the defendant on probation . . . . The total of all periods of
confinement imposed as an incident of special probation
. . . may
not exceed one-fourth the maximum sentence of imprisonment imposed
for the offense
. . . . N.C. Gen. Stat. § 15A-1351(a) (emphasis
As mandated by N.C. Gen. Stat. § 20-138.5(b), defendant was
ordered to serve an active term of twelve months for habitual
impaired driving. Under N.C. Gen. Stat. § 15A-1351(a), defendant
could serve no more than one-fourth of the eighteen-month maximum
punishment imposed for habitual impaired driving, or four and one-
The express terms of N.C. Gen. Stat. § 20-138.5(b) and N.C.
Gen. Stat. § 15A-1351(a) appear to be in conflict.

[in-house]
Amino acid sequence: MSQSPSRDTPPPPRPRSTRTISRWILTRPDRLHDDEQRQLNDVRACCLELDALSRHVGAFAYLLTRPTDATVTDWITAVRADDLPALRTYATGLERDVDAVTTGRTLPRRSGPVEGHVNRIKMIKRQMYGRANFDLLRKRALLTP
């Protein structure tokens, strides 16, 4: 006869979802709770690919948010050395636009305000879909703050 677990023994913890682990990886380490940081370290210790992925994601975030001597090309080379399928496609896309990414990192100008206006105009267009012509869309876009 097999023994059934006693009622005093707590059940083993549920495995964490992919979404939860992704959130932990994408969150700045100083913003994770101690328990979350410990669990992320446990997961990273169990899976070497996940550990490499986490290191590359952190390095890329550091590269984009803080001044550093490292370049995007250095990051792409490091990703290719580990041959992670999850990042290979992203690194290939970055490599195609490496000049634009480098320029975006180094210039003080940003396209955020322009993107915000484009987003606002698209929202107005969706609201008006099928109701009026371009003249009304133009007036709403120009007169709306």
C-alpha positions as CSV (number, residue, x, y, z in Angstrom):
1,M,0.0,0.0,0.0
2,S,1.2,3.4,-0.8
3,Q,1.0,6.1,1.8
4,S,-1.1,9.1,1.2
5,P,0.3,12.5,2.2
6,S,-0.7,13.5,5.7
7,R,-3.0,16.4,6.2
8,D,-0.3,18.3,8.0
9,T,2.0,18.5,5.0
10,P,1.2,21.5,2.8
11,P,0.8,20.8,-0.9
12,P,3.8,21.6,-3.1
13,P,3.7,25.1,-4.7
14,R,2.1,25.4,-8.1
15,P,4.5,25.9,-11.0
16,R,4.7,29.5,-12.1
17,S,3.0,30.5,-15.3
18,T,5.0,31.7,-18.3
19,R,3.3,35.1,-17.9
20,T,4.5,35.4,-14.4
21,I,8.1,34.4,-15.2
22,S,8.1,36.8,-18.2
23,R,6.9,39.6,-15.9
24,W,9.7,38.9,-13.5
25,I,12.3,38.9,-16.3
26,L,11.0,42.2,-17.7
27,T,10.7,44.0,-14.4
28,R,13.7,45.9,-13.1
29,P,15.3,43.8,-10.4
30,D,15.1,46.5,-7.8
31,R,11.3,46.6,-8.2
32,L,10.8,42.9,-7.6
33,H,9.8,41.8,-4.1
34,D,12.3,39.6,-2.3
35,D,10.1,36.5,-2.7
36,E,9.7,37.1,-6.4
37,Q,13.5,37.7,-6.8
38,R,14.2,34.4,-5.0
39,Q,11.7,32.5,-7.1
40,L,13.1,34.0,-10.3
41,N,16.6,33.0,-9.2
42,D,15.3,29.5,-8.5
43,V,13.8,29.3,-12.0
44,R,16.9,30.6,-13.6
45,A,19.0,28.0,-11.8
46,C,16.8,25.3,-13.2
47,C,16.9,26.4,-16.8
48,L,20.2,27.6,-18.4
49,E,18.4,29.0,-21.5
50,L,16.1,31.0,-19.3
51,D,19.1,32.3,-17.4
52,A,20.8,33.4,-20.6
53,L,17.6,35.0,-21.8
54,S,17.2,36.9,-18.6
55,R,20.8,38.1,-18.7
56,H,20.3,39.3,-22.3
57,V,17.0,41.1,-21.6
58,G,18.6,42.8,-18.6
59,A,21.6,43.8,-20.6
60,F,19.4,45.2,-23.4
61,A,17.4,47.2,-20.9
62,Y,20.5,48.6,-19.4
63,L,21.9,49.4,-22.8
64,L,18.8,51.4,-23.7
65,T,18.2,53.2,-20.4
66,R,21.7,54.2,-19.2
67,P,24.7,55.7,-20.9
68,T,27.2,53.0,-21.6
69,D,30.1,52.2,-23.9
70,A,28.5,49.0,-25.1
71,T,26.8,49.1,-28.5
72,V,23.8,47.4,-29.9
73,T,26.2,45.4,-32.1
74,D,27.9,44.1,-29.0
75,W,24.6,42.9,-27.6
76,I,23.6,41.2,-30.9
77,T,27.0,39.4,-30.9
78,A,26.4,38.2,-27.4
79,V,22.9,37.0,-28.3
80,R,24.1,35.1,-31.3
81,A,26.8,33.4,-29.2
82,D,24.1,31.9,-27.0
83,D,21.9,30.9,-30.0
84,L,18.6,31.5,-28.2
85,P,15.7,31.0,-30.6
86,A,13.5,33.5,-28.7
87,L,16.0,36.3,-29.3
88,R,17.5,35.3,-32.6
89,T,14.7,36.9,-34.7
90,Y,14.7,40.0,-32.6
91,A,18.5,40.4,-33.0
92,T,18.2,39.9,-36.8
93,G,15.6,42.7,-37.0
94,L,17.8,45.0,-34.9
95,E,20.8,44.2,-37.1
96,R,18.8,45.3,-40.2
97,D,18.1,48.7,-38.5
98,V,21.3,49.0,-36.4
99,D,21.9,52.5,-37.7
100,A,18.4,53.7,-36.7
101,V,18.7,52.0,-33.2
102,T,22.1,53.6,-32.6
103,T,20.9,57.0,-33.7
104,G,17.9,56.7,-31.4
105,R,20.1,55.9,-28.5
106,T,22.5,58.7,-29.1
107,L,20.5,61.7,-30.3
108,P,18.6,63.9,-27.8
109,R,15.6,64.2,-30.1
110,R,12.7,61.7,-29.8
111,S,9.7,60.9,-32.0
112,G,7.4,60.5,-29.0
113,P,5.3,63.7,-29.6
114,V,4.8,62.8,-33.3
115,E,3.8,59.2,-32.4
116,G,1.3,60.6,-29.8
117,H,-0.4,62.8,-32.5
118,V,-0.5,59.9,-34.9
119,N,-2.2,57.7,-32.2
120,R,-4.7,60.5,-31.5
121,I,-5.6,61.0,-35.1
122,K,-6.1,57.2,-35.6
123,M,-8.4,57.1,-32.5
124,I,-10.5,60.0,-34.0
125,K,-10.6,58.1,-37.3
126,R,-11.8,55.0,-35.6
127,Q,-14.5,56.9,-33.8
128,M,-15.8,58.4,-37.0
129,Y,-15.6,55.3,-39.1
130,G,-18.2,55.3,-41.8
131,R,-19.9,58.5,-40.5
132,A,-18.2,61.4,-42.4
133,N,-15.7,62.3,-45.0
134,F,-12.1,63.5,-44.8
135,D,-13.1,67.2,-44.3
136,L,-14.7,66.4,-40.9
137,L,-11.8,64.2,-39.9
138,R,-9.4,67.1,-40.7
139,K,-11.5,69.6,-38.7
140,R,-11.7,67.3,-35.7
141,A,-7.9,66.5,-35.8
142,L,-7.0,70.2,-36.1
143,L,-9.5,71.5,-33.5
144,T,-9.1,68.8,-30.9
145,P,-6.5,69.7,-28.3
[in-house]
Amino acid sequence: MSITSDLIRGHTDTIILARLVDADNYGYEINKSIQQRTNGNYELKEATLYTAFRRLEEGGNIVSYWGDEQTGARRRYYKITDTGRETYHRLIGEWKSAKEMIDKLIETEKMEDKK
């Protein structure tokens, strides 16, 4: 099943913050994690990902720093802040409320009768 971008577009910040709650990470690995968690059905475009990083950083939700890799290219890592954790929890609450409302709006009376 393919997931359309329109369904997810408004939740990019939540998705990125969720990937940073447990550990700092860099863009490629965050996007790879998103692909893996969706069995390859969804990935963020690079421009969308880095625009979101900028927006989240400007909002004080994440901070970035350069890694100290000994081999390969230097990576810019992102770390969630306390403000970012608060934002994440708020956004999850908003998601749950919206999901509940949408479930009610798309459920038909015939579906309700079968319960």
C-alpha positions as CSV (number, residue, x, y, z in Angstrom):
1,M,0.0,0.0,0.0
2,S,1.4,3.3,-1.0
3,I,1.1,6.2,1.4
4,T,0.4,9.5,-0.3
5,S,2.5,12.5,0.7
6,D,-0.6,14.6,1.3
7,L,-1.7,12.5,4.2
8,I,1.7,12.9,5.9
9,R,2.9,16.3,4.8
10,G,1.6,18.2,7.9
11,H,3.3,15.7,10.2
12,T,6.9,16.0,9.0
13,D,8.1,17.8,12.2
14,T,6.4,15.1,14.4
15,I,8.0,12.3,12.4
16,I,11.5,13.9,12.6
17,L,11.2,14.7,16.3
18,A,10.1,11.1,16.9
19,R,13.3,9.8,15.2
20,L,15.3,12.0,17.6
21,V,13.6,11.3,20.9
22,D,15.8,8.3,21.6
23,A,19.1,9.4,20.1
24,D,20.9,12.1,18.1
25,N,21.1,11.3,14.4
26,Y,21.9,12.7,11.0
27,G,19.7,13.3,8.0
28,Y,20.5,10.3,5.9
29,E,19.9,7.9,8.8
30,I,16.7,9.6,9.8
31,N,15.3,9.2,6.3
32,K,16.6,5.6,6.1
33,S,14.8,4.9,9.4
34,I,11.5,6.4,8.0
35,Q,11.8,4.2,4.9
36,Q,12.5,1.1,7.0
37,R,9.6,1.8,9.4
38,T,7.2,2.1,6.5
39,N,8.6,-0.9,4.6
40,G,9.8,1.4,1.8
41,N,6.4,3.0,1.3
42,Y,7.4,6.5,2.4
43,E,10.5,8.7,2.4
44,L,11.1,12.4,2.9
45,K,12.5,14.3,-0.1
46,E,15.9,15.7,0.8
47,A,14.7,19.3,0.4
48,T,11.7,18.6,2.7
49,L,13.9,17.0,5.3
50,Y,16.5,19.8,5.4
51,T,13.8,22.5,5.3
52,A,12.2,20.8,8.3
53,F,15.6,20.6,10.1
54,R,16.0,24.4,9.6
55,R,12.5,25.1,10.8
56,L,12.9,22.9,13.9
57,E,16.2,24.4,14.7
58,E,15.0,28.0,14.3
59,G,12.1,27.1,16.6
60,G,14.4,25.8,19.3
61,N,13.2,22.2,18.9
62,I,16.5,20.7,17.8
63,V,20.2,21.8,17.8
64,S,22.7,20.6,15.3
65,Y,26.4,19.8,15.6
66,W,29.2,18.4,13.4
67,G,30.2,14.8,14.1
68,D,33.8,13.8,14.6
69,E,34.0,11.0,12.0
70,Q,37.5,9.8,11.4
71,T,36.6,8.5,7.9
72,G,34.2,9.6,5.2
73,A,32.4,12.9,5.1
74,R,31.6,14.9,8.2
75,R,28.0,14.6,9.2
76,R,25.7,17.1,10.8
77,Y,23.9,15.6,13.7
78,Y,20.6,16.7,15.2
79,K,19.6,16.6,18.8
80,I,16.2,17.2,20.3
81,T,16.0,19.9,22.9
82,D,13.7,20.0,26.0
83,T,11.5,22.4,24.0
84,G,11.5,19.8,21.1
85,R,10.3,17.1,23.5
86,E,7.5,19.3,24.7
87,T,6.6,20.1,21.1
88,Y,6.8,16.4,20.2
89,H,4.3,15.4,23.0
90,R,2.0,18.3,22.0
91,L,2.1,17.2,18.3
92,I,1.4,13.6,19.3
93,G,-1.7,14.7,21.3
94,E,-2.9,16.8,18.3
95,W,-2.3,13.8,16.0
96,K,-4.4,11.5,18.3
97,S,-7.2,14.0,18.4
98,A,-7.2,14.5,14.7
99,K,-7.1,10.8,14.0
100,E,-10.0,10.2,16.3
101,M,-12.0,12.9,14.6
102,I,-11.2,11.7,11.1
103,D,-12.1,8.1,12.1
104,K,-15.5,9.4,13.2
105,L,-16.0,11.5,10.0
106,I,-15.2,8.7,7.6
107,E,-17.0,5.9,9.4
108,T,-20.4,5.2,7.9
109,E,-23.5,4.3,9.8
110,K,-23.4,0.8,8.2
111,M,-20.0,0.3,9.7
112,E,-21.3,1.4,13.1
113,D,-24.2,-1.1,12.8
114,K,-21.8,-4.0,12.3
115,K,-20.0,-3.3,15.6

[W]here there are two acts on the same subject
the rule is to give effect to both if
possible, but if the two are repugnant the
and without any repealing clause
operates to the extent of the repugnancy as a
repeal of the former.
And in determining whether there is a
repugnancy, it is the approved rule here and
elsewhere that the intent of the Legislaturemust be sought primarily in the language used,
and where this is free from ambiguity and
expresses plainly, clearly and distinctly the
sense of the framers, a resort to other means
of interpretation is not permitted.
Board of Road Comm'rs v. County Comm'rs of David County
, 186 N.C.
202, 204, 119 S.E. 206, 207 (1923) (internal citations omitted)
Our Legislature enacted N.C. Gen. Stat. § 15A-1351 in 1977 and